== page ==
Non-Muslim viewers may feel a little alienated from Haydar’s music in some instances - with references to the Quran and some lines even delivered in Arabic - and this is incredibly important. In a world that caters so heavily to a white western experience, it is crucial that we are reminded that that experience is not universal. Haydar essentially provides a three-and-a-half-minute snapshot into what it feels like to be an 'other' in society - someone who doesn't quite fit into the cultural ideals and stereotypes that we are told are normal. You may not feel completely at home listening to Haydar's music or watching her video, and consider what this tells you about representation in the media and beyond.


Yet, while some aspects of Haydar’s music specifically cater for a Muslim audience, other aspects speak to the patriarchy at large. So, at the same time that Haydar’s music focusses on Muslim experience, and therefore may feel foreign to a non-Muslim audience, the issues that Haydar raps about are also so universal that women of any community can relate to her lyrics. For example, in “Hijabi” Haydar sings 


"Make a feminist planet / Women haters get banished / Covered up or not don't ever take us for granted."


Haydar also commented in an interview with the BBC on some reactions she had received about her being pregnant in her video: 


"Why is it so shocking for a pregnant woman to continue living her own life while growing new life inside her? As a woman who believes that all bodies are good and beautiful, it brings me joy to dismantle the societal structures which try to dictate to women what our bodies should look like".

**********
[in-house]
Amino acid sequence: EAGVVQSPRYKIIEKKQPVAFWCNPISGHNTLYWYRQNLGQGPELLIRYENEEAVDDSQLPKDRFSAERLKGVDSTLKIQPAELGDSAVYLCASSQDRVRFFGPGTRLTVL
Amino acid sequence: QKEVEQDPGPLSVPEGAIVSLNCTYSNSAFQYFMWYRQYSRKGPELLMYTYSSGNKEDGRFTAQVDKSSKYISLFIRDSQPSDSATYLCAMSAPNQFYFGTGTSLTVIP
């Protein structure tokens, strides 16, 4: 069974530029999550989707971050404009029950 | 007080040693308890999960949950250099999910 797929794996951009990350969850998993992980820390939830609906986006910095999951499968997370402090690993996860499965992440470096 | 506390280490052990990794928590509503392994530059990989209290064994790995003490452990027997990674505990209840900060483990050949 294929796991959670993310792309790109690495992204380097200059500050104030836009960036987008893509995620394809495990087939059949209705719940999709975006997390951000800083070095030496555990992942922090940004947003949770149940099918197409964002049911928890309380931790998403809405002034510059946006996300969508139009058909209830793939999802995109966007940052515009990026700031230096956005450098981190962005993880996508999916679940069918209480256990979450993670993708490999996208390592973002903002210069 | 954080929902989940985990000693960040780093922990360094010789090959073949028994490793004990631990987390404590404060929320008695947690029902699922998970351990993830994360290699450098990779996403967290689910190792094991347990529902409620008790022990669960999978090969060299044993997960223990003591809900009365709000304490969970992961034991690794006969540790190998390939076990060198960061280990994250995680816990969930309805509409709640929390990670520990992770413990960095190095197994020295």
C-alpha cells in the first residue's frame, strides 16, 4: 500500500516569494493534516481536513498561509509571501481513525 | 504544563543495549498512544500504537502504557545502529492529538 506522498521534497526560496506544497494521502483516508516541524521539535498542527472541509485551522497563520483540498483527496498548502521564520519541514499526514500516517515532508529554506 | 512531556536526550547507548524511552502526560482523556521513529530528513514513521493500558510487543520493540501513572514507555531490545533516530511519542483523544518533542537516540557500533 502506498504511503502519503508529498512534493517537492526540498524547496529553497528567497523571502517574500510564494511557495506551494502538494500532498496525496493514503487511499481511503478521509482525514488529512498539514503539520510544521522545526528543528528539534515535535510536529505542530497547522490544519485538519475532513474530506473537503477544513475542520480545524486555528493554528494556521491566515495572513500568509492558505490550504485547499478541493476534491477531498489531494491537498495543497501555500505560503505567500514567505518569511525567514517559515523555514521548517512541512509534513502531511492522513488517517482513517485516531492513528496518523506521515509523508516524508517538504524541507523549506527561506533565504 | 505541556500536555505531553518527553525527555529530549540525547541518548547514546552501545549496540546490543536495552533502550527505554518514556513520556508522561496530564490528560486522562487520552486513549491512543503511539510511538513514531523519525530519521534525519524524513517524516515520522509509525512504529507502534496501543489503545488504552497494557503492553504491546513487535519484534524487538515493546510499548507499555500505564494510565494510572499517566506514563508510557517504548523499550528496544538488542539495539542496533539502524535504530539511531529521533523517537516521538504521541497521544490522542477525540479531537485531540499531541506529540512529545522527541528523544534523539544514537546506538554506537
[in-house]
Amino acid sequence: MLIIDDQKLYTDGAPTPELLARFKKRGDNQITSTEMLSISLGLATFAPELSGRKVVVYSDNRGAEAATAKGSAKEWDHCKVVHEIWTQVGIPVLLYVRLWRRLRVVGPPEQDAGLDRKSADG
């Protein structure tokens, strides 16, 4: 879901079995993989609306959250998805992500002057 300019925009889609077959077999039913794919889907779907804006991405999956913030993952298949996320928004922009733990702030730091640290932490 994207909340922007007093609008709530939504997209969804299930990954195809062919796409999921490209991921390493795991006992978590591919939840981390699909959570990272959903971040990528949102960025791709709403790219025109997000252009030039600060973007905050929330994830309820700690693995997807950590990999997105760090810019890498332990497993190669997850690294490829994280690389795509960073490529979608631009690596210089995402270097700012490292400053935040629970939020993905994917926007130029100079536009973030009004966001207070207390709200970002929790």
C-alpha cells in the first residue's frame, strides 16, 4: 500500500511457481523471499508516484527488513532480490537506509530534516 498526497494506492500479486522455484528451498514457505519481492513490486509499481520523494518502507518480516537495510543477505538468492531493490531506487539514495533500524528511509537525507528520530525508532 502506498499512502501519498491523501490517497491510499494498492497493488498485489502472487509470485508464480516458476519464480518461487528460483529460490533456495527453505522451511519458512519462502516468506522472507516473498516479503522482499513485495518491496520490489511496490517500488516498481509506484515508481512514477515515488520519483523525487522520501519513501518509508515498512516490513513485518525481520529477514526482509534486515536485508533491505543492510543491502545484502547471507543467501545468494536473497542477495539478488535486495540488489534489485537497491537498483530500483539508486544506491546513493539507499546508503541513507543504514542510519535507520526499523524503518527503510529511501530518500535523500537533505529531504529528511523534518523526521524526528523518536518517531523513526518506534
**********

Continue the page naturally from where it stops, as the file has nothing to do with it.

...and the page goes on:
Moreover, her single “Dog” can also be read as a general comment on sexism in any society: men who are well respected and lauded for what they do can be hypocritical sexists in any community of the world - Harvey Weinstein anyone? Haydar explained that, in the process of conceptualising "Dog", she “didn’t feel like young women were being educated to know that their salvation is never in a man’s hands”. This is reflected in her line


“Panel on women, only dudes / Um, excuse me? Really? Rude” 


and at the end of the video, where Haydar provides some truly disgusting figures on gender-based violence that will have occurred in the time it takes for you to watch “Dog”.


Mona Haydar


Haydar's music challenges sexism and gender inequality in her own religious community, but also proves that the patriarchy is global: Muslim women’s struggles with sexism are the same as non-Muslim women’s, just with a different set of influencing factors, in a different context. Haydar invites the non-Muslim viewer into her world, introducing parallels of gender oppression that the viewer will understand and resonate with, yet at the same time reminding the viewer that her culture and religion is her own, and not for them to comment on.

Haydar thus reminds us that yes, Muslim women can be oppressed - but listen to Muslim women to know what oppresses them. Listen to Muslim women to learn how to support them in dismantling that oppression. And remember that the oppression Muslim women experience is not unique to that community, and is also experienced by non-Muslim women, just sometimes in a slightly different way.

As a Syrian-American, and for people who look like me, it’s just kind of a scary world. I’ve been given a little bit of a platform, and I want to use it to pull my sisters up any way I can, bringing people together and bridging the divide.
— Mona Haydar



Article by Mairi Lubelska